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'A really cool day:' Being a leapling can take some explaining

There are plenty of little quirks that come with having a Feb. 29 birthday
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Feb. 29 shows up every four years to produce a leap year, which is one day longer than a typical year to allow the calendar to keep in line with the seasons. MATT ROURKE, AP

Leapies, leapers, leaplings … they’re just some of the names for people who happen to have a Feb. 29 birthday.

One of them is University of Victoria graduate and recent Ladysmith resident Mike Reid, who turns 36 on Feb. 29 — or nine, depending on how you count the years.

Now living in Vancouver, he entered a contest for leap-year babies put on by the Vancouver Canucks and won a free ticket to tonight’s game against the Los Angeles Kings.

“It was kind of cool,” Reid said.

Growing up as a leap-year kid — with an official birthday only once every four years — was always a bit different, he said. “I think the first time that I realized I had a special birthday was, I think I was in Grade 3.”

Feb. 29 wasn’t on the calendar on his classroom wall, so he asked his mother about it, and she explained that he got to celebrate on March 1 instead.

Reid said there are plenty of little quirks that come with having a Feb. 29 birthday, like the time he was asked for ID at a liquor store in the United States and his birthday didn’t come up when the ID was scanned.

“They were looking at my ID and saying: ‘Is this fake?’ and I said: ‘No, it’s just I’m born in a leap year,’ ” he said. “They didn’t understand it — I had to explain it to them. There’s a lot of explaining to do with my birthday.”

Reid said he ended up getting to buy some liquor, though.

Feb. 29 shows up every four years to produce a leap year, which is one day longer than a typical year to allow the calendar to keep in line with the seasons.

That’s because the time it takes Earth to orbit the sun is actually around 365.25 days, and an additional day every fourth February squares things up.

Our Gregorian calendar — started in 1582 and named after Pope Gregory XIII — is where the concept of a leap year came into being.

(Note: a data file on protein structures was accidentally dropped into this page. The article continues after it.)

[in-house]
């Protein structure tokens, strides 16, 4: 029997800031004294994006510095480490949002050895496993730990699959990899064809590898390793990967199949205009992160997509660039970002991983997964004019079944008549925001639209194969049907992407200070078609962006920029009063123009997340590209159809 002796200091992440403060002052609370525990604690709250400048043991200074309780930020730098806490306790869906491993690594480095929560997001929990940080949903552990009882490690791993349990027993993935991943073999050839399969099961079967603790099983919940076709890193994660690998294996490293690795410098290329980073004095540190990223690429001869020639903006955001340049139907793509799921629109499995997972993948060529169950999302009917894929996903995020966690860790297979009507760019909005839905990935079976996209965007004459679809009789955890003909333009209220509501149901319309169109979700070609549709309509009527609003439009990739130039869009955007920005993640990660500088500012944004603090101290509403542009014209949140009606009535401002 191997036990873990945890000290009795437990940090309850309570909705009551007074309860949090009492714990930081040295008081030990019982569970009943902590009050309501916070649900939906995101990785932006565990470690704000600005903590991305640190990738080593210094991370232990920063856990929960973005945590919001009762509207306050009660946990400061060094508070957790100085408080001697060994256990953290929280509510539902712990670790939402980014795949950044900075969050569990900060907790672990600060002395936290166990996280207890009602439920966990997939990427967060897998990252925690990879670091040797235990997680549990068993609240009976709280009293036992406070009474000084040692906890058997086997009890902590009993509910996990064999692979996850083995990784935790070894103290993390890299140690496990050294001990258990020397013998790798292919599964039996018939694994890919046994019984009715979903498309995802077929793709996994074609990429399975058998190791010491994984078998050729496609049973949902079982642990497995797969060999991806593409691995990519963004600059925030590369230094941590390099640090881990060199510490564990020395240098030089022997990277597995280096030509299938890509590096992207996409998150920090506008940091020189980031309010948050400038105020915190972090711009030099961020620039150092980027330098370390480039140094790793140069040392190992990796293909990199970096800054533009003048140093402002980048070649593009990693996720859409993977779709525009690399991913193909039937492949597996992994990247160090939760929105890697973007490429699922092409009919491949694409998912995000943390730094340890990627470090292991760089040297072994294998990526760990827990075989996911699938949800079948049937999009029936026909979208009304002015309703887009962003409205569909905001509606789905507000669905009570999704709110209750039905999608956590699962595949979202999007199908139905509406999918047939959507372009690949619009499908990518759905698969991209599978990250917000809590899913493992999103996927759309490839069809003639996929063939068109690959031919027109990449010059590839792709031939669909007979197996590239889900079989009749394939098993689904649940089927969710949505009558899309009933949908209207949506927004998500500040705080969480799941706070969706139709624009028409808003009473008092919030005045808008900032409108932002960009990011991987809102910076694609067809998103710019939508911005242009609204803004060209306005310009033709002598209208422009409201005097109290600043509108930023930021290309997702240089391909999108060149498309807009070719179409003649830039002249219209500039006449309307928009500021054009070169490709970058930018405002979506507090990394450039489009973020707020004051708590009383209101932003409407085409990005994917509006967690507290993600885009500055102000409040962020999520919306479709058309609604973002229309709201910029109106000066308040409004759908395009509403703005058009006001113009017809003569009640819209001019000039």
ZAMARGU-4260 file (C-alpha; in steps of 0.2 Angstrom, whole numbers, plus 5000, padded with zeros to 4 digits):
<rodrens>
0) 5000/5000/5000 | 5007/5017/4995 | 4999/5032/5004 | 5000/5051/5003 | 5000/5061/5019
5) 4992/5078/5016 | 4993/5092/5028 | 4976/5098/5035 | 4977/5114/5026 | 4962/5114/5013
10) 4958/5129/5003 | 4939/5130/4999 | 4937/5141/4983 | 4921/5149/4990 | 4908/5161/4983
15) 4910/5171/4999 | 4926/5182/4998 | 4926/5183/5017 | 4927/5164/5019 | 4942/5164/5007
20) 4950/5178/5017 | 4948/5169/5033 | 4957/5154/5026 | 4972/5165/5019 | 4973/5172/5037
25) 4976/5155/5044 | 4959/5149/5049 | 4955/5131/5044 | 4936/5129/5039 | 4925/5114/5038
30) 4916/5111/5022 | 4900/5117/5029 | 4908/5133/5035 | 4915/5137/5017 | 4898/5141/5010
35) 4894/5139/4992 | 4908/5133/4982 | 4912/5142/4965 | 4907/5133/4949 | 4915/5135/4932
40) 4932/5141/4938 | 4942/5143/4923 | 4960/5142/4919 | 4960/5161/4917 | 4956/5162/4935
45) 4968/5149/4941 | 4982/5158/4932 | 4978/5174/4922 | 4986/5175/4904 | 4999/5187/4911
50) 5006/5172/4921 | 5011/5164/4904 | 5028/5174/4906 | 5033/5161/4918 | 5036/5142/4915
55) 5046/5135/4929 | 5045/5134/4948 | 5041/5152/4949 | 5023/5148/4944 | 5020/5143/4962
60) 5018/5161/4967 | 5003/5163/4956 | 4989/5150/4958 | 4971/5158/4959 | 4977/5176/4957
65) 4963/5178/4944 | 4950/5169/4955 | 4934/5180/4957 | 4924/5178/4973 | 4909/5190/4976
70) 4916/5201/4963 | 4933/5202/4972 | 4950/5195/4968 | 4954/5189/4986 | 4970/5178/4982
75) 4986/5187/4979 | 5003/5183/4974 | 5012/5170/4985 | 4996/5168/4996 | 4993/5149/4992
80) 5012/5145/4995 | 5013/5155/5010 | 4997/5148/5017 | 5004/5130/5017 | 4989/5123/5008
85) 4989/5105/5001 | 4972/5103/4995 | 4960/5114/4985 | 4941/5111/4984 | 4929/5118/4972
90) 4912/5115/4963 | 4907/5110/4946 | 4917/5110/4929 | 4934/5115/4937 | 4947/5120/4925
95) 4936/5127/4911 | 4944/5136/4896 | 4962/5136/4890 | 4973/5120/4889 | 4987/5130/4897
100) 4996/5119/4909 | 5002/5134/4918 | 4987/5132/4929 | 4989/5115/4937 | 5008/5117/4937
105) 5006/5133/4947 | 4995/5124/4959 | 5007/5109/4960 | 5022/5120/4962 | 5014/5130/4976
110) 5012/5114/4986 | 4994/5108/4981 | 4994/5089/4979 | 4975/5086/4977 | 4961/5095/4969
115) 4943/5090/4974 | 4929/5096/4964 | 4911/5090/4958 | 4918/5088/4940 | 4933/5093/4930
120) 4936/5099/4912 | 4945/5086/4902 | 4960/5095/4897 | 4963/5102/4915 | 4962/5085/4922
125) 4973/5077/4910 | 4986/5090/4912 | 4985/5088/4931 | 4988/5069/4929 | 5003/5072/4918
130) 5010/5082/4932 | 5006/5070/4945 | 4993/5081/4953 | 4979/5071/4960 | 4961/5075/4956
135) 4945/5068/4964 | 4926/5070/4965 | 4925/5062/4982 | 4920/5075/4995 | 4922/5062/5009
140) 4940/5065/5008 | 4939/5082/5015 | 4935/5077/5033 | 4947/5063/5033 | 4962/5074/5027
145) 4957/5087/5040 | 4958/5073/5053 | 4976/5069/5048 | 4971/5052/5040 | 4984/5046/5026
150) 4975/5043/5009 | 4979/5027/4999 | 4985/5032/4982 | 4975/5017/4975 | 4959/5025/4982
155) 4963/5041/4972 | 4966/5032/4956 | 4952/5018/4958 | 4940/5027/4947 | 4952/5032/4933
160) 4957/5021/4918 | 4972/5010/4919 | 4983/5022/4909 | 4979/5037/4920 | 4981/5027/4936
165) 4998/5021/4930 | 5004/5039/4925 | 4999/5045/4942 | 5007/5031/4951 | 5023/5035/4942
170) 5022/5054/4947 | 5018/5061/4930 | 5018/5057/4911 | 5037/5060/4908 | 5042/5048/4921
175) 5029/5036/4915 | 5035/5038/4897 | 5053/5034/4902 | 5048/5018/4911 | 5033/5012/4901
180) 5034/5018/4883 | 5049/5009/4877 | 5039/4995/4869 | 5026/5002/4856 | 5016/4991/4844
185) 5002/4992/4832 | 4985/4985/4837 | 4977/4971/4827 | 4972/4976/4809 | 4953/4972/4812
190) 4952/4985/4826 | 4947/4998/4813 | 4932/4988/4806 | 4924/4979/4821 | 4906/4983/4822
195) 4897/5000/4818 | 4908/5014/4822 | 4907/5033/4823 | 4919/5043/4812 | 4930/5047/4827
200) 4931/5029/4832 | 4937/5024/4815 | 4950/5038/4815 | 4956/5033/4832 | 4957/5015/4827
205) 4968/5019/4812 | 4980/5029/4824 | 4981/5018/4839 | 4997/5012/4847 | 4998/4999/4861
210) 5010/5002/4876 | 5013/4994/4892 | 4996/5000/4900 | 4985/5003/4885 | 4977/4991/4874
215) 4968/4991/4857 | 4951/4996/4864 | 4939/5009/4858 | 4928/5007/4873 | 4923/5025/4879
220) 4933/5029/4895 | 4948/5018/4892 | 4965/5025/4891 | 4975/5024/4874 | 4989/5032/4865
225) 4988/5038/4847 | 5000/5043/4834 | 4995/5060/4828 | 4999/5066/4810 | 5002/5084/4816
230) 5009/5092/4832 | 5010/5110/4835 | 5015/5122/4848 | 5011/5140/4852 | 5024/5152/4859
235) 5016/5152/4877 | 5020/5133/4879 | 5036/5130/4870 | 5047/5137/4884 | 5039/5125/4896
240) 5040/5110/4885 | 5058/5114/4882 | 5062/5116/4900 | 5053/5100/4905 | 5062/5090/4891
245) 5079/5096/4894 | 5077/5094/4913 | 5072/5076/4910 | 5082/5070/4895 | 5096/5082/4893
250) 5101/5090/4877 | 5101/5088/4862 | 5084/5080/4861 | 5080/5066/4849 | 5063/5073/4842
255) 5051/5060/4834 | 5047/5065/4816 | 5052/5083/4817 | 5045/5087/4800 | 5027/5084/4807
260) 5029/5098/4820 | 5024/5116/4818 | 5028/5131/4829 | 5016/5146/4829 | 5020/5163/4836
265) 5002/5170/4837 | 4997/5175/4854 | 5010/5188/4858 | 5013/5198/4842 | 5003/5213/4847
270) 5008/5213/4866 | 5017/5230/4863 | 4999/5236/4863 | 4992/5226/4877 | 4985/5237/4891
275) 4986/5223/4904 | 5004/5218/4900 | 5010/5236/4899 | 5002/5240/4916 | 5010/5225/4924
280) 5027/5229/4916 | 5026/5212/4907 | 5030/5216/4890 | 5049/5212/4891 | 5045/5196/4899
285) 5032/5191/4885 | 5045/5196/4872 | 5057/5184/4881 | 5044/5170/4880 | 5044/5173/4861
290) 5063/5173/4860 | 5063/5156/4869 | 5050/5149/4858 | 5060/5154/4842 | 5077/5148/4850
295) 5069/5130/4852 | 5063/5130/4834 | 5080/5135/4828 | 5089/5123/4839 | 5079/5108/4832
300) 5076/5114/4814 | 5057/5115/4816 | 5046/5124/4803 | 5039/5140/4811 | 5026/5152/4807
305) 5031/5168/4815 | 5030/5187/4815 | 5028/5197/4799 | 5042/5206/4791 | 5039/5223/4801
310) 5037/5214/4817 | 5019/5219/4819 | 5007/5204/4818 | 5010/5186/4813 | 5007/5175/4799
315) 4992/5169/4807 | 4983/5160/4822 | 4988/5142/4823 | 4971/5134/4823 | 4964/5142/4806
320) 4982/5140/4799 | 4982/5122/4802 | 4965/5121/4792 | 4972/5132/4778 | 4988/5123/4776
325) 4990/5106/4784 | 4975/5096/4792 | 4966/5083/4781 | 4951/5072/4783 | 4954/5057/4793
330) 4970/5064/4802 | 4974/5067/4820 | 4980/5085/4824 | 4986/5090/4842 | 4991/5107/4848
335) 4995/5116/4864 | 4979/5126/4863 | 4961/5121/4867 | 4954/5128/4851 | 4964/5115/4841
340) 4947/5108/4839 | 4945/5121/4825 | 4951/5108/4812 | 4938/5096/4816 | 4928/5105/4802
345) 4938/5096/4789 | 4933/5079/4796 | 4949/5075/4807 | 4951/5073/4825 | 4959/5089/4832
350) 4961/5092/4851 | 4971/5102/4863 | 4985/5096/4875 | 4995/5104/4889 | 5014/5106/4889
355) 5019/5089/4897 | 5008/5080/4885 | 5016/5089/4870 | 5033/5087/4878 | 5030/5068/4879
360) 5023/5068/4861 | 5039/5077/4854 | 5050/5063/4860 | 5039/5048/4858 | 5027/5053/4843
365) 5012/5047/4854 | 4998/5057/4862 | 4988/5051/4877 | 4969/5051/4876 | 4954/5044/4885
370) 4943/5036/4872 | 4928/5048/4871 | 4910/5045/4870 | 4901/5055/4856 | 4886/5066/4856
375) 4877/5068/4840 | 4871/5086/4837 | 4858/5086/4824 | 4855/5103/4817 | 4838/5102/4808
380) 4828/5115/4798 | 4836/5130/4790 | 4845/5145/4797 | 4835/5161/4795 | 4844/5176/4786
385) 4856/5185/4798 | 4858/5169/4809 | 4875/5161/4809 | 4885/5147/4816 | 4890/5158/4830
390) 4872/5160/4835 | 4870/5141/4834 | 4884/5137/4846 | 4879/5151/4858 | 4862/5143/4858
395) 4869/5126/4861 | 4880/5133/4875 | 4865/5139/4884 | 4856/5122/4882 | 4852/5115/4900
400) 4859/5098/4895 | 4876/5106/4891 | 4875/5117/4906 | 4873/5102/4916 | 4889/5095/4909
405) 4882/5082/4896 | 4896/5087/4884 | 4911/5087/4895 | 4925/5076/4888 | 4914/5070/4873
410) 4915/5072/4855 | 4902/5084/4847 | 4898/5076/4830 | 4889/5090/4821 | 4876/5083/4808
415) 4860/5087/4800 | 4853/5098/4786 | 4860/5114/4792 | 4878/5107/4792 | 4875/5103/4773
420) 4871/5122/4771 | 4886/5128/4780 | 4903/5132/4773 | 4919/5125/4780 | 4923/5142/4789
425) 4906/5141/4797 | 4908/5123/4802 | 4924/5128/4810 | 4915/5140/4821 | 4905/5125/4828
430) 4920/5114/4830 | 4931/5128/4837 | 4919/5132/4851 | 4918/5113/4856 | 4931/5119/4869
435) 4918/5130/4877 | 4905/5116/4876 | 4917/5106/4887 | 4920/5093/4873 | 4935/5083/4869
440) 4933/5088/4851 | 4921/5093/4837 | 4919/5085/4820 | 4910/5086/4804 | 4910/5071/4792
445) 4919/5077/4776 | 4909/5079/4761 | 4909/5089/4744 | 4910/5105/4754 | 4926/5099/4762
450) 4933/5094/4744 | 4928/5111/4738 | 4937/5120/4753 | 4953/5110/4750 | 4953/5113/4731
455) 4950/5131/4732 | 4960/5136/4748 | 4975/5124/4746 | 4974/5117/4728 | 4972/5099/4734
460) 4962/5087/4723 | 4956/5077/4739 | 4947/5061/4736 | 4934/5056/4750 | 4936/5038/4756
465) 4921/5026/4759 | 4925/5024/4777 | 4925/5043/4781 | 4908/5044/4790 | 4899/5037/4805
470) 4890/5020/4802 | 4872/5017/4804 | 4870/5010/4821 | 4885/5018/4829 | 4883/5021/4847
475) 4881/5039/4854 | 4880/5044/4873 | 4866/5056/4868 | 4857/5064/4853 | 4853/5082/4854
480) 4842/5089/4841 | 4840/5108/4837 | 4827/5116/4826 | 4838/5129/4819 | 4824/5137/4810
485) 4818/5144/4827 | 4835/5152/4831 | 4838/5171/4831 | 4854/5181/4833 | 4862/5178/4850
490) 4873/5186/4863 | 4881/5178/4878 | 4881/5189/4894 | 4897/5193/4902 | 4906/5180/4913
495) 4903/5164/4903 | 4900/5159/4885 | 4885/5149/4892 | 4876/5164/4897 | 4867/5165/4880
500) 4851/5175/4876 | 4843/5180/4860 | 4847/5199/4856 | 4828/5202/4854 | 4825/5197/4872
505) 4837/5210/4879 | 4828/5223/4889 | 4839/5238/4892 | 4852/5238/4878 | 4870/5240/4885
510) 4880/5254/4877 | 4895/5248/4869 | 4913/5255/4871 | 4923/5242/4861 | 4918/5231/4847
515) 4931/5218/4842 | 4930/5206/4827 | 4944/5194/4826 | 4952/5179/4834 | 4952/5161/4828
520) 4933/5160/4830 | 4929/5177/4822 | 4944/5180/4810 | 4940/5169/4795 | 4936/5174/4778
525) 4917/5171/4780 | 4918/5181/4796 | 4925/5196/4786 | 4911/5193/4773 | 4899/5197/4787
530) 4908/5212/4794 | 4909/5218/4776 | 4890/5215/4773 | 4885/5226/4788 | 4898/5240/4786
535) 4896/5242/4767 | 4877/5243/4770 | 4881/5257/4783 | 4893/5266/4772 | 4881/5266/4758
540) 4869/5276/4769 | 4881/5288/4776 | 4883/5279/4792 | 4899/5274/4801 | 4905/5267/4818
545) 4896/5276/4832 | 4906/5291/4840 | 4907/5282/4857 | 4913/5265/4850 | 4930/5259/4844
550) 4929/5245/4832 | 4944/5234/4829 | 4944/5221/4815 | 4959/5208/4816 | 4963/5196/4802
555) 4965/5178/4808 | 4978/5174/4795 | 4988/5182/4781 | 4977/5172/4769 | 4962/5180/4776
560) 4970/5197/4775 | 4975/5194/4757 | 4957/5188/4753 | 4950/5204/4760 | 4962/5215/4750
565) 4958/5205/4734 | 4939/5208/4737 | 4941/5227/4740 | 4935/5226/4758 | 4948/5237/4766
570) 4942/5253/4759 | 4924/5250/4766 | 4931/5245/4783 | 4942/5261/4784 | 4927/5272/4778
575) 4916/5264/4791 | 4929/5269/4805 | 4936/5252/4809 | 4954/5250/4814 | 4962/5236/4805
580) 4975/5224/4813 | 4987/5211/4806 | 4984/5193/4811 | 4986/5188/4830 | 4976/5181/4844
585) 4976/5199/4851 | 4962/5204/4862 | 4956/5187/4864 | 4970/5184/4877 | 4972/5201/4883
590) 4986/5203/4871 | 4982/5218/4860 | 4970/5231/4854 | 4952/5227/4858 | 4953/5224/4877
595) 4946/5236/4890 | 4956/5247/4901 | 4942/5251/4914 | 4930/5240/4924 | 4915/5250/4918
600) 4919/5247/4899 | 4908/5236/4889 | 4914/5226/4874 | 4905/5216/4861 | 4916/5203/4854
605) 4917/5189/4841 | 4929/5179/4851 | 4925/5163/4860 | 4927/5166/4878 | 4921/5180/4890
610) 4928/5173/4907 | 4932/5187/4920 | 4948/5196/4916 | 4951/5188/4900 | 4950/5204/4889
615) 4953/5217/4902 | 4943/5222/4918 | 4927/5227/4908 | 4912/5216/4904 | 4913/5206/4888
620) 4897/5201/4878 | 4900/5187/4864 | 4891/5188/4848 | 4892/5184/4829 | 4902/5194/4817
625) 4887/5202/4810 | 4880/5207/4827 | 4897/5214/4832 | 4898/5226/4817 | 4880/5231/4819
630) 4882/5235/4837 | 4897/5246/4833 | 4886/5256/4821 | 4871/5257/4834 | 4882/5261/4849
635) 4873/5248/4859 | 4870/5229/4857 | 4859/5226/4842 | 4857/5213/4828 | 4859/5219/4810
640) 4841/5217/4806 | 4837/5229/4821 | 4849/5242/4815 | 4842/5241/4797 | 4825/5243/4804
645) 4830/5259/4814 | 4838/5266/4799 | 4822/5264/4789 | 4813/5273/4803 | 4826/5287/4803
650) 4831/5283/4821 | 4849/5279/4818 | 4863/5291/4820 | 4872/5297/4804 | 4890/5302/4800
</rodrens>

The Honour Society of Leap Year Babies was formed in 1997 to bring together those with Feb. 29 birthdays — the result of former Duncan resident Peter Brouwer merging his Island-based group for leapies with Raenell Dawn’s Oregon-based group.

“Raenell takes it personally every time she sees a calendar with an empty box on Feb. 29,” Brouwer told the Times Colonist’s Jack Knox in 2020.

Dawn said she fields a barrage of calls about this time every four years from members of the media looking to personalize leap year.

“I’ve been doing interviews for two weeks, honey,” she said with a laugh on Wednesday.

She said she formed her first group for people with leap-year birthdays in 1988. The current group created with Brouwer has 5,000 members on its Facebook page, and thousands more around the world.

“I’m on a mission to get the attention of hospitals so that they don’t suggest to the parents of a new little leapling to put the date of Feb. 28 or March 1 on the new birth certificate,” Dawn said. “They need to understand it’s OK to be born on leap day.”

Most people born on leap day love the distinction, she said, but some find it an issue.

“I want them to understand what the day represents,” Dawn said. “They were born on a really cool day.”

Since it keeps the calendar and the seasons in sync, it’s a day that stands for “balance and harmony,” she said.

“Its everyone’s extra day and we recommend they do something good with it.”

Since she was born on leap day in 1960, she said she is both “sweet 16” and 64 this year.

Famous people with leap-year birthdays include former NHLer Henri Richard, motivational speaker Tony Robbins, Dinah Shore — and Superman, if you count fictional characters.

There are about five million people around the world with leap-year birthdays, and the odds of being one are about one in 1,461.

jbell@timescolonist.com

>>> To comment on this article, write a letter to the editor: letters@timescolonist.com 

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